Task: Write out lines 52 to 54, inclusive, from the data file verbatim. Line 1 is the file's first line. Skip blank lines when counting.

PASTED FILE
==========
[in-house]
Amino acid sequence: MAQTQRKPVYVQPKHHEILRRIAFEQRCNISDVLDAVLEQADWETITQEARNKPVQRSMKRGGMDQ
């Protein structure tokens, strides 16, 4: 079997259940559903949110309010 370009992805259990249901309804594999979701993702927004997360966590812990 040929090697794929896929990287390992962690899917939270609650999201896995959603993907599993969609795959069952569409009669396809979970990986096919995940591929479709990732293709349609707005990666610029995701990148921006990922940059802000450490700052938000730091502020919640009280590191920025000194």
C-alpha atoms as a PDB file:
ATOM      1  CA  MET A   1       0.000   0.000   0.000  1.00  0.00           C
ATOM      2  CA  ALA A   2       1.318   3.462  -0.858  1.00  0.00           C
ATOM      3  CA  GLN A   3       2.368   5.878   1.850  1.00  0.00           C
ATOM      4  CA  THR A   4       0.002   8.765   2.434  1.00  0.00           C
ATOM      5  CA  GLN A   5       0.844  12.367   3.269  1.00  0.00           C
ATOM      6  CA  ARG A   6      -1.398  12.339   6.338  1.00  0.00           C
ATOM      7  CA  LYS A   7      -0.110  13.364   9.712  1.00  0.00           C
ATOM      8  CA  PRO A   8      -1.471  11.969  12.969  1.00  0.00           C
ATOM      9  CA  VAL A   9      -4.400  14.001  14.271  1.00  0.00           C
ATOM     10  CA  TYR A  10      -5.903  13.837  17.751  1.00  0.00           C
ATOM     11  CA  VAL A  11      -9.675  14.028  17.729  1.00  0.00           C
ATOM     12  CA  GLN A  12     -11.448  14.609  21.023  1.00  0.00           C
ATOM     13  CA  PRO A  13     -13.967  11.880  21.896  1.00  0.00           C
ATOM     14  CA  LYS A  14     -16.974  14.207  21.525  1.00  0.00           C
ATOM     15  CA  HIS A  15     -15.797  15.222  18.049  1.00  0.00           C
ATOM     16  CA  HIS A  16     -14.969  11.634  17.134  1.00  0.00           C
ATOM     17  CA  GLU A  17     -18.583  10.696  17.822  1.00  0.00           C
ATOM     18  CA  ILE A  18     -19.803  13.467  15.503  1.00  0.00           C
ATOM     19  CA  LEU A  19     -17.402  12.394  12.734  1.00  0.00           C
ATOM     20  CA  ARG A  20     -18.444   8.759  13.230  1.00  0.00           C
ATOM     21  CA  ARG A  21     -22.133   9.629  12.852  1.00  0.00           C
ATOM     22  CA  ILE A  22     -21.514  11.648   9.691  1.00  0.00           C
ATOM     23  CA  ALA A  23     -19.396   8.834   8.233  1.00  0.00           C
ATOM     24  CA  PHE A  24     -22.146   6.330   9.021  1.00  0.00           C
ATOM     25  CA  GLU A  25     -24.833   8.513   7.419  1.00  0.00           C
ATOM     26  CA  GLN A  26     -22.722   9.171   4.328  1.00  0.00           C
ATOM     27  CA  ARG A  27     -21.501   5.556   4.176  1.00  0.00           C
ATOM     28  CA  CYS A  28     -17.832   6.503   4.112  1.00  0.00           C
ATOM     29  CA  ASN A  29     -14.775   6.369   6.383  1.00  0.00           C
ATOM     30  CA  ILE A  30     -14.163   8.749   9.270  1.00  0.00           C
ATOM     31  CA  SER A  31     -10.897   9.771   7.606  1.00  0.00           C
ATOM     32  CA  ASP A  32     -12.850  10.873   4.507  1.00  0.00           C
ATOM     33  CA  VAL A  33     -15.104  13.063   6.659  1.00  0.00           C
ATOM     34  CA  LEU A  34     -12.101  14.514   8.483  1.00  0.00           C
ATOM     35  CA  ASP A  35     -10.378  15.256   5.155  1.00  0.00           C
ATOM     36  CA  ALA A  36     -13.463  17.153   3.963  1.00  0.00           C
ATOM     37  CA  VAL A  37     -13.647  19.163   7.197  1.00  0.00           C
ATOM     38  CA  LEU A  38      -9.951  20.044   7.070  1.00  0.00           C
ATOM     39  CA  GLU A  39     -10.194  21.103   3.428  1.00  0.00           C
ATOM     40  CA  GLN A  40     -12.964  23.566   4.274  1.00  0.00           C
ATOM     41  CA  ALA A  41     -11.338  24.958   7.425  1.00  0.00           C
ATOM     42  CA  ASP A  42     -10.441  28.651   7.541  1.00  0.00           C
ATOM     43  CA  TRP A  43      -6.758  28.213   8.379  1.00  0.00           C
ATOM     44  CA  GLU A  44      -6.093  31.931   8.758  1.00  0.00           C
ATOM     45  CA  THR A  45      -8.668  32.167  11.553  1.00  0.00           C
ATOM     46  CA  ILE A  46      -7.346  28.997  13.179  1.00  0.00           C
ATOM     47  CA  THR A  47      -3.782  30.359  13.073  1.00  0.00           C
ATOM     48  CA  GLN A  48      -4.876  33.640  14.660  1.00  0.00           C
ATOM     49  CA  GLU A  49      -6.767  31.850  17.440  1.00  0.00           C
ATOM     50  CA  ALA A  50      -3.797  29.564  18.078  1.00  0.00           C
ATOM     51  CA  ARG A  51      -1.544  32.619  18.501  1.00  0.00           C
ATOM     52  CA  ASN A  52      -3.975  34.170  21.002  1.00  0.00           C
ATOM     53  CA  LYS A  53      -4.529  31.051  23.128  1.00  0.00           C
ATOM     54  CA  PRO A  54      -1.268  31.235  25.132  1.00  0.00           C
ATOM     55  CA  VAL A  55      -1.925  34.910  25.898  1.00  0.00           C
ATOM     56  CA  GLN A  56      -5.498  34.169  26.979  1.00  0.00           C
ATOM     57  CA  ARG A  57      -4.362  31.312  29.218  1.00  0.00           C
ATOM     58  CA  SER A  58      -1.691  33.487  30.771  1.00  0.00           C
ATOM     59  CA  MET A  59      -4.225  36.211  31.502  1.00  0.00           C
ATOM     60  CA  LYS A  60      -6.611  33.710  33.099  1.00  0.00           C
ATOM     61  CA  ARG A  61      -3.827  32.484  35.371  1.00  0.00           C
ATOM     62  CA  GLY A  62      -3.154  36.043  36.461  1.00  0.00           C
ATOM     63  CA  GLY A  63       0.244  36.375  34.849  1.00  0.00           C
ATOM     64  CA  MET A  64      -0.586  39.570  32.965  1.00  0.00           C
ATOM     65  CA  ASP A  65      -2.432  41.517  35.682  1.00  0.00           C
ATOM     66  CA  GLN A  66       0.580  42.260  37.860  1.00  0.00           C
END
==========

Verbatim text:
ATOM     48  CA  GLN A  48      -4.876  33.640  14.660  1.00  0.00           C
ATOM     49  CA  GLU A  49      -6.767  31.850  17.440  1.00  0.00           C
ATOM     50  CA  ALA A  50      -3.797  29.564  18.078  1.00  0.00           C